• Judy, it is a possibility but in all probability my wife will refuse to have a feeding tube, preferring to die. I would not blame her from the stories I have read.

    Barnacle

  • Barnacle,

    Mom held out getting assistance with eating for a very long time. Some things that helped were minimal distractions while eating, raising the plate so that she was able to see the food, and making sure that the food was cut up into 1/2" pieces. We now feed her 100% of the time as she is no longer able to feed herself. We use alot of pastas dripping with sauces, oatmeal with milk stirred in, eggs scrambled, thick it in her cranberry juice, muffins dipped in coffee with thick it, etc. We also get a handle grasp from the OT's that allowed her to better hold her utensils. She drank all liquids with a straw.

    She has lost weight. There are some days when she will hardly open her mouth enough to get a spoon or fork full of food in. The following day she will eat voraciously. She chokes more frequently, more from a liquid consistency. It is heart wrenching and frustrating. On the days when she struggles to eat she is more apt to eat for someone else than for me.

    I believe if you go to psp.org you will find some videos and seminars on swallowing issues that I have found helpful. It's a good site that has given insight as a caregiver.

    Keep the faith.

    Kath

  • Thank you, Kath. I am doing all the things you mention except muffins dunked in coffee which I will now try. At the moment my wife's swallowing is not a problem if she takes things slowly. She has returned to fortified milk shakes after a lot of persuasion and these will keep her alive but I fear she will become too weak to walk if she does not eat 'properly'. You are right, it is heart wrenching.

    Barnacle

  • Is it possible she is tired of dealing with PSP and is trying to starve herself? Just a thought. Have you already discussed feeding tubes? My wife and I had that discussion and she doesn't want feeding tubes. She says they might keep her alive beyond when she is ready to pass on. I've read that can be the case for some people. I'd recommend that discussion be made as early as possible while the patient can talk and respond to questions.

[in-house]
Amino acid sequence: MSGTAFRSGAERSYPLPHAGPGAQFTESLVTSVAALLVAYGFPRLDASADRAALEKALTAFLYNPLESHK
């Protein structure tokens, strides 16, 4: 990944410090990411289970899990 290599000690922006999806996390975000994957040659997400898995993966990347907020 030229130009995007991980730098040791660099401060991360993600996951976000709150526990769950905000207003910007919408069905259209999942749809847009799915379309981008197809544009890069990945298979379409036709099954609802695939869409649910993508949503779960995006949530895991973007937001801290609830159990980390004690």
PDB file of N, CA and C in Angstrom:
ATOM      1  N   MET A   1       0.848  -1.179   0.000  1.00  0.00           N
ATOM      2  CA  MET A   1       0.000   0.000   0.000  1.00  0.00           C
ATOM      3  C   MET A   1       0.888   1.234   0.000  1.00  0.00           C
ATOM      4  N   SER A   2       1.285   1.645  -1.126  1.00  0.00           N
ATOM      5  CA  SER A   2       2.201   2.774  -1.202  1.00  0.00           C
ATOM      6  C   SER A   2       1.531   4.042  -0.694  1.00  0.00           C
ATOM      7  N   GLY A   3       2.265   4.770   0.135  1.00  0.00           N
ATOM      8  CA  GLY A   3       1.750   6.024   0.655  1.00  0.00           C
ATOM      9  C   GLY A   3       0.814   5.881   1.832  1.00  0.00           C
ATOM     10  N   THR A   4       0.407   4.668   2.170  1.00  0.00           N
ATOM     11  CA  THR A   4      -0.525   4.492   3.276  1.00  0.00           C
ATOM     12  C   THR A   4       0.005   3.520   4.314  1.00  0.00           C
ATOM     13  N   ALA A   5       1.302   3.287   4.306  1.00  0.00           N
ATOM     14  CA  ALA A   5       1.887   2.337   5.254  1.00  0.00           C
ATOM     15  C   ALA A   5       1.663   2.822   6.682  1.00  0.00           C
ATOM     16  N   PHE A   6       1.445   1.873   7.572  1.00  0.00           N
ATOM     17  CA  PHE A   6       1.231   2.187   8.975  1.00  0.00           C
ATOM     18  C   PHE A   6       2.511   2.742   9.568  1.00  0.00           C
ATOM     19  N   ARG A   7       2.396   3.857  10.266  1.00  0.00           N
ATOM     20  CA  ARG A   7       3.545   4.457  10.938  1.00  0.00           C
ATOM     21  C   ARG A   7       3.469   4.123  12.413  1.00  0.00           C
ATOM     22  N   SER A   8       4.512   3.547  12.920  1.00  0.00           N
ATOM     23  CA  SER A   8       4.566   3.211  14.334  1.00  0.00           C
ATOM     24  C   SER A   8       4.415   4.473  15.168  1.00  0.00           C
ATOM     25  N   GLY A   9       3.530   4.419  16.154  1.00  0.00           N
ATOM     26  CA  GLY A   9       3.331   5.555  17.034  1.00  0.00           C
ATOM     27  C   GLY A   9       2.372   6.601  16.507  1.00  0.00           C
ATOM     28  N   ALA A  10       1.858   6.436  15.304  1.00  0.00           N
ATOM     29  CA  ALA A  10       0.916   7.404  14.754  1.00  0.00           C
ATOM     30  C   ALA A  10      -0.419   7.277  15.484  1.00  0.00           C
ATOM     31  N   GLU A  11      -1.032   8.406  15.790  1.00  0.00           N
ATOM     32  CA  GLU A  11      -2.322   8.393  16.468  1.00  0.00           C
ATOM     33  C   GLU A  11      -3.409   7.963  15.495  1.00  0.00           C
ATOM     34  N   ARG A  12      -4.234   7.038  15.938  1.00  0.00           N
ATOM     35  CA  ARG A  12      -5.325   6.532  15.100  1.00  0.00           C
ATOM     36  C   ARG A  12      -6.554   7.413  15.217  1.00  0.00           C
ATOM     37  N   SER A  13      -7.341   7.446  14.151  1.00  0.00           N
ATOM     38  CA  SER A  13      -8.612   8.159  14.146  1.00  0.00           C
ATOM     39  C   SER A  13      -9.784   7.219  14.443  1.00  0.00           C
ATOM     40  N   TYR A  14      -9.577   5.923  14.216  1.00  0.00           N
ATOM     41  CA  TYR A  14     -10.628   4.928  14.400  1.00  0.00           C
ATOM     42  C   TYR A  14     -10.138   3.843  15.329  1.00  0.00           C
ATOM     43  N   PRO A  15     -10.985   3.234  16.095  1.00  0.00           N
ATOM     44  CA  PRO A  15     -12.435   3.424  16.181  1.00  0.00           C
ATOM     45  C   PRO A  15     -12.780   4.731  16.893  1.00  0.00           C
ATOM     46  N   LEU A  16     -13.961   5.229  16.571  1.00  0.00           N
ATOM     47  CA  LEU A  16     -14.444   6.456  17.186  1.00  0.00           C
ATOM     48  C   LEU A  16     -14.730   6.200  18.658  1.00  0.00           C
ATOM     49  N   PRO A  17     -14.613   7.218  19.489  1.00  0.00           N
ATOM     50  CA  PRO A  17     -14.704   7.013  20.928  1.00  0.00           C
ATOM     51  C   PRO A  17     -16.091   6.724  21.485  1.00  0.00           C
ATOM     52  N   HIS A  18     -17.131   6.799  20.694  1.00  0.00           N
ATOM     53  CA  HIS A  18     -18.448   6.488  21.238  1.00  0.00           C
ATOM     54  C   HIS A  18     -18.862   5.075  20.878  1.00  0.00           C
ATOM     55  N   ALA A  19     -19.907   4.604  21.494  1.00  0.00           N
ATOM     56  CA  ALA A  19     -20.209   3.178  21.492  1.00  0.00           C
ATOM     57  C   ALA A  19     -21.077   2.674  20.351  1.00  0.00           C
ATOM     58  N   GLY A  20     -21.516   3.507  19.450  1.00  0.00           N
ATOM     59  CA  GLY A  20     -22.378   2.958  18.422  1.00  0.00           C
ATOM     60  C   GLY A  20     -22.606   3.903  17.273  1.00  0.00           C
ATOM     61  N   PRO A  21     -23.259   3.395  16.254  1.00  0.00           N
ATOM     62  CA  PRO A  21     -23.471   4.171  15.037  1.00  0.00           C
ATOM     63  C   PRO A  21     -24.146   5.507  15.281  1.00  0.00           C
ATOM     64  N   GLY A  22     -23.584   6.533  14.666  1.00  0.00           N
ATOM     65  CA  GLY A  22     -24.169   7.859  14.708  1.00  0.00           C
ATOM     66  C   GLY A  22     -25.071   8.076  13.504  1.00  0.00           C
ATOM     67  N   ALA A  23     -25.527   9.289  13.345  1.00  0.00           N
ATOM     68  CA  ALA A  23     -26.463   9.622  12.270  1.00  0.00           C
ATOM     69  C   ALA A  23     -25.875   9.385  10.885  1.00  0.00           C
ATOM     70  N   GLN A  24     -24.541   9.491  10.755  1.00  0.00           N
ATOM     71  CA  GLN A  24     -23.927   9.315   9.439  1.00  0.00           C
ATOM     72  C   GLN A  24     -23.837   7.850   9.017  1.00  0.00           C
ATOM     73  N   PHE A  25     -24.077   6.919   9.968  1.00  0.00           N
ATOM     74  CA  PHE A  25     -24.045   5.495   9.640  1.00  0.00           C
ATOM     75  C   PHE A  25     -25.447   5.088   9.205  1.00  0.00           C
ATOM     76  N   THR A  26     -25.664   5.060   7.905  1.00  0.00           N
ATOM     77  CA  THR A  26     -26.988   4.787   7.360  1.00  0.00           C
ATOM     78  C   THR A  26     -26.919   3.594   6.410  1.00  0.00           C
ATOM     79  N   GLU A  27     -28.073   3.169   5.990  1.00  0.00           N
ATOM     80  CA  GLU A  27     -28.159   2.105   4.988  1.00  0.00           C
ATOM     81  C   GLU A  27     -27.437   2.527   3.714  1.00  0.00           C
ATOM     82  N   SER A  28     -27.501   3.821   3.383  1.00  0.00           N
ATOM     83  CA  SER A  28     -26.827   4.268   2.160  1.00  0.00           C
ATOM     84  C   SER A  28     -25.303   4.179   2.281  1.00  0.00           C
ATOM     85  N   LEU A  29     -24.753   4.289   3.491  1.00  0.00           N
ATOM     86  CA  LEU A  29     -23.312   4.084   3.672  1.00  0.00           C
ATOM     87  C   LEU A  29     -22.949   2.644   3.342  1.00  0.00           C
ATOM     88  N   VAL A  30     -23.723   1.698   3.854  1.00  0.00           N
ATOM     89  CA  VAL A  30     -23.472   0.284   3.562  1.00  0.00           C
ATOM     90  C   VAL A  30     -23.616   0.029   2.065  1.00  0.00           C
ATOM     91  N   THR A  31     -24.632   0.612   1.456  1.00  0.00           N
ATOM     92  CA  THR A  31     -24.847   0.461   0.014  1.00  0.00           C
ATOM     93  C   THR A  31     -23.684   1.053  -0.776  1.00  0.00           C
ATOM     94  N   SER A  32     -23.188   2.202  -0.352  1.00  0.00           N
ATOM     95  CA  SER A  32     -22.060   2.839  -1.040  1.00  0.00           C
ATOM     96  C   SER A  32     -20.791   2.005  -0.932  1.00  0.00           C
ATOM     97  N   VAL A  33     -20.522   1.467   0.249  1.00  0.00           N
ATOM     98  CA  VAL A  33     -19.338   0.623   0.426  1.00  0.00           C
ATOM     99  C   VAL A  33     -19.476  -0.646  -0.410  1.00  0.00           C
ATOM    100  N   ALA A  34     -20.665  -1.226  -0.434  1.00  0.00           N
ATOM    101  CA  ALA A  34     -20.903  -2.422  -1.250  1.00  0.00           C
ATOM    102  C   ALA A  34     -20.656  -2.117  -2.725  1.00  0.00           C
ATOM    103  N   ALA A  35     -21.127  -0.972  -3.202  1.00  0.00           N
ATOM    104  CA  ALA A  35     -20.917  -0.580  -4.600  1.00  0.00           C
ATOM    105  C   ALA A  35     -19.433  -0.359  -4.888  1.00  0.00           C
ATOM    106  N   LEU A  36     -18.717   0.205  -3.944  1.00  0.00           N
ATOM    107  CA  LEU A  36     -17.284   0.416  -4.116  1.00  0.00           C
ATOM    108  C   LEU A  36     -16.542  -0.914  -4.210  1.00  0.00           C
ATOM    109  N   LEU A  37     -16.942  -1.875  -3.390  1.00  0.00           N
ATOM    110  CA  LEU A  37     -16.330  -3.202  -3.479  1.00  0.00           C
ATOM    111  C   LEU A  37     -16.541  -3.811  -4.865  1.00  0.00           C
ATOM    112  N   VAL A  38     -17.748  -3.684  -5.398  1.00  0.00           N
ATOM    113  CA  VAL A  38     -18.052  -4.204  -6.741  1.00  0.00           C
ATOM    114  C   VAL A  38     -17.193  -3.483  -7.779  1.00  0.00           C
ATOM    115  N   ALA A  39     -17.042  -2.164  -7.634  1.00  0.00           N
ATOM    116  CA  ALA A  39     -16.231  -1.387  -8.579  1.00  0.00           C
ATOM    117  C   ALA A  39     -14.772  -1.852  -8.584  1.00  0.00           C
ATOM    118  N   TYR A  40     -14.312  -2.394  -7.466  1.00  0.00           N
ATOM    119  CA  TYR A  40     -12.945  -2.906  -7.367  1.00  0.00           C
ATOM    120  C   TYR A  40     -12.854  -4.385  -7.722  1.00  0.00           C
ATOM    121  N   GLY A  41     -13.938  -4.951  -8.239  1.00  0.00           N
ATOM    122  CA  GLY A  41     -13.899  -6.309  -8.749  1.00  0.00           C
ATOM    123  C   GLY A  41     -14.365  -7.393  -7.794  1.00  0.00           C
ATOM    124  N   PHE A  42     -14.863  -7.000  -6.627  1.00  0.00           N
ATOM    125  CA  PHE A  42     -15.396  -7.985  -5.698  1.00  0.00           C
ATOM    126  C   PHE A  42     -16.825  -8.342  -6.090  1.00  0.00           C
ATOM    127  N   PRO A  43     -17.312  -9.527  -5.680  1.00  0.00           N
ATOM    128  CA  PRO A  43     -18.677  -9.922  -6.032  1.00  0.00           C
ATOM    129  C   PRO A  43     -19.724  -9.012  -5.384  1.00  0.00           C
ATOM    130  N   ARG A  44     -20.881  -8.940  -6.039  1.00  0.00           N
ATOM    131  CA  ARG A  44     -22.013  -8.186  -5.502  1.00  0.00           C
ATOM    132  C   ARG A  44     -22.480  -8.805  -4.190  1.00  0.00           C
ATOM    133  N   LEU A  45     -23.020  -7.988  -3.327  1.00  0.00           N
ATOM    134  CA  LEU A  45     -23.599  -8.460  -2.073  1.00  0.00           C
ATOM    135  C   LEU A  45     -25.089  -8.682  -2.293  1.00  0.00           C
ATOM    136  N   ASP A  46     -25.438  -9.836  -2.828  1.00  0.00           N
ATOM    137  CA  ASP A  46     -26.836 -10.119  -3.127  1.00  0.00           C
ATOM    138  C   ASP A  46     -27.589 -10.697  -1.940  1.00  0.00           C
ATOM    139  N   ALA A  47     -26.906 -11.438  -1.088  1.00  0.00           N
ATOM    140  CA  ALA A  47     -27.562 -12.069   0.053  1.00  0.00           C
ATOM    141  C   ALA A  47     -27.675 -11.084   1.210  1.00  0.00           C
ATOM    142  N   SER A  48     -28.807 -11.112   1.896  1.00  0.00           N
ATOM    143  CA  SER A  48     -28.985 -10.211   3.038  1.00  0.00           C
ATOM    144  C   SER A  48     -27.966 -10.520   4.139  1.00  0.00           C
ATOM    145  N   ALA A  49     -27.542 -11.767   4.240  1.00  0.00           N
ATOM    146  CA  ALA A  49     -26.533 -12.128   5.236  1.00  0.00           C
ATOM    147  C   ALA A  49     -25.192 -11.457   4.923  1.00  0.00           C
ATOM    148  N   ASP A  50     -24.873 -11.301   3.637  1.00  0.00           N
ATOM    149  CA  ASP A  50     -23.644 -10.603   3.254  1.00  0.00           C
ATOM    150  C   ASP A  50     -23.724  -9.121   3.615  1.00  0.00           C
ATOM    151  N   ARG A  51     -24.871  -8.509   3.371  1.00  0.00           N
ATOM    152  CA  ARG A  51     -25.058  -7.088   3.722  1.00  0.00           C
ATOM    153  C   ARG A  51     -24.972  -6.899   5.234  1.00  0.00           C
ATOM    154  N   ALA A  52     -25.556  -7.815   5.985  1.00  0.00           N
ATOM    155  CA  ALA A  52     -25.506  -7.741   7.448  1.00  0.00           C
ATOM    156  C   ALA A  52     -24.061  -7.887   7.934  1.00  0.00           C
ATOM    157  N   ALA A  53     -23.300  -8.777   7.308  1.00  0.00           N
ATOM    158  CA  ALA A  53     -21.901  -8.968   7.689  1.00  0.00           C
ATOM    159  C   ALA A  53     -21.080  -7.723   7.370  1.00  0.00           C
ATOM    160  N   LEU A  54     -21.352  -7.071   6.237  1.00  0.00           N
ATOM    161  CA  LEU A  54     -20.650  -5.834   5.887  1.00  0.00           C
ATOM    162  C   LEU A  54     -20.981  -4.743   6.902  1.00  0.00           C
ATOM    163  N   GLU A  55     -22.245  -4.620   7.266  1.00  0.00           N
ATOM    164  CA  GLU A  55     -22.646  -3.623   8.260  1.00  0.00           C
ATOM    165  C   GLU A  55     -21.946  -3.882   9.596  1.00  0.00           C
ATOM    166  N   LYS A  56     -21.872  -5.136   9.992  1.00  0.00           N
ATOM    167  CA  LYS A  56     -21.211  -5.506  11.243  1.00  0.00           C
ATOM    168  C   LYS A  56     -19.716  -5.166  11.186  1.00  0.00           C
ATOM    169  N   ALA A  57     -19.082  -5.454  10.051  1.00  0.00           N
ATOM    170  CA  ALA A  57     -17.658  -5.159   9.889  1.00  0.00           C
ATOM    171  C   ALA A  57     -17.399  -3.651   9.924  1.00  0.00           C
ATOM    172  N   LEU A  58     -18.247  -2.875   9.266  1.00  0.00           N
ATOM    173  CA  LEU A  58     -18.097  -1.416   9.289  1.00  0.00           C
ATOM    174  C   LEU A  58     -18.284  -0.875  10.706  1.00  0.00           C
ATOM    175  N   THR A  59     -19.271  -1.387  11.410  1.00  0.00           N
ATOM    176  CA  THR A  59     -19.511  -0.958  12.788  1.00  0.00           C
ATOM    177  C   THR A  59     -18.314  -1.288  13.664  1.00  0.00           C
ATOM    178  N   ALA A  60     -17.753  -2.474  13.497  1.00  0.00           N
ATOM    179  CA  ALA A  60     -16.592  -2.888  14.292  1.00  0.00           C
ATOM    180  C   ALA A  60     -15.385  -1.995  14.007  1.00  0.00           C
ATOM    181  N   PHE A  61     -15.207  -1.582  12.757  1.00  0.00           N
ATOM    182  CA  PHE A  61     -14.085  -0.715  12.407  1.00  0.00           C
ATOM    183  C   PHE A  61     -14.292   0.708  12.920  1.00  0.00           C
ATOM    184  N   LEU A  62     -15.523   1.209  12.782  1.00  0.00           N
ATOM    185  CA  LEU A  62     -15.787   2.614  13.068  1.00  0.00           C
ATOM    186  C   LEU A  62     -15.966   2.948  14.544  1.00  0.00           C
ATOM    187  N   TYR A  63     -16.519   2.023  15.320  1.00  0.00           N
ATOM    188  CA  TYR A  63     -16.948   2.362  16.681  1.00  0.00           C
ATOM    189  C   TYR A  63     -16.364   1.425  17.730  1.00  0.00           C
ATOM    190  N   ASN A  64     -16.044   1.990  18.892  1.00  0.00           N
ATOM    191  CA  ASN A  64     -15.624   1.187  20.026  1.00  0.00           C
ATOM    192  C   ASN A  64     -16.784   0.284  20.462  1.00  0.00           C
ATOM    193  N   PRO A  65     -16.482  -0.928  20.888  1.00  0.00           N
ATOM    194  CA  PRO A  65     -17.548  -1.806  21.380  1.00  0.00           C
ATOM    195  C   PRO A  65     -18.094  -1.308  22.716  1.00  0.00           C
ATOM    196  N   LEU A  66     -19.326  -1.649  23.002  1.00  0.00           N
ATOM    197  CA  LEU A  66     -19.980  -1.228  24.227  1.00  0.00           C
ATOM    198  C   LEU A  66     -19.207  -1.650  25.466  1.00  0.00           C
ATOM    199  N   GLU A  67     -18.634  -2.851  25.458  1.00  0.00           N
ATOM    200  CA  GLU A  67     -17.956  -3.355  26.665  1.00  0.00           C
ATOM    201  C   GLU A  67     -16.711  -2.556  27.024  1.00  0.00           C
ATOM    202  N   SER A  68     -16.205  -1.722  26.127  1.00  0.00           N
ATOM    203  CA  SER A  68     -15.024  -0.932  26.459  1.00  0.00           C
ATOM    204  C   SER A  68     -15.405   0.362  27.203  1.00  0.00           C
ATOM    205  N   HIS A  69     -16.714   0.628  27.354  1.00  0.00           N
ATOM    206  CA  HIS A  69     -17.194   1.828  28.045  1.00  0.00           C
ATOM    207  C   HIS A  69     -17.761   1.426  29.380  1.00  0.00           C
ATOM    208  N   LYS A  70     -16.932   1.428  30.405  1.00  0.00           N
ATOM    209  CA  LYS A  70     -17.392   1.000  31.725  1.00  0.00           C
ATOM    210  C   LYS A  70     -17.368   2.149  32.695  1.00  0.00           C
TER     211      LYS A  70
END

Jimbo

  • Thanks, Jimbo. My wife feels the same way as yours. Her quality of life is already greatly diminished and we are led to believe that in the circumstances the feeding tube process can be torture. Even my wife's neurologist says it is very unpleasant. Things looked up today, she ate a three course meal this evening - avocado mousse, chicken curry without the rice, and rhubarb desert. It was a great effort for her, over two hours, but I pray she finds the strength to continue along that path.

    Barnacle

  • Glad to hear the eating went better today. My husband does have a feeding tube, but even with it he can opt out of a feeding. He is also taking some puddings and pureed foods orally. His muscles of mastication (Chewing muscles) were affected, as well as the ability to make a bolus of food and move it back to swallow. Anyway, he was down to a very low weight when the tube was placed, has managed pretty well to maintain that weight, not loosing any. Like I say though he has days when he would rather not eat or have a tube feed. I think the biggest concern is to make sure these poor souls don't become dehydrated. That could cause other problems that they don't need. Hope eating continues to get better for your wife.

    Joan

  • Thank you, Joan. Does your husband have to remain attached to the tube all the time or can it be removed? If it can't what is it attached to when he is not feeding? Can he drink normally? Do his bladder and his bowels work normally? Is he a willing user of the feeding tube?

    Your response gives food for thought - no pun intended.

    Barnacle

  • Dear Barnacle,

    My husband continued working for some time after he developed the many symptoms of PSP. The workshop manager adjusted the environment to suit as he highly valued John's skill as a mentor/adviser for other men who worked in the company. In the year at least before he left - all John ate for breakfast and lunch were large quantities of fruit. The guys he worked with thought he was on a health kick - and drew it to my attention. Until then I hadn't realised and when I asked John why - he said he just did not feel like eating anything else. I was concerned about the giant lunchbox of fruit he took to work so addressed it with the the speech therapist we had (who specialised in Huntington's Disease and MSA and CBD) and she informed me it was commonplace activity for her to hear about.

    At the time I did wonder whether John liked the type of sugars the fruit contained. In the evening he didn't reallly care about what food was served either. I do now wonder if he chose to eat fruit as, it was convenient and easy to pickup to eat.

    N.B. Why I thought of this is because I have just thrown away the container - and until now forgot the purpose behind its purchase.

    Regards,

    Alana - Western Australia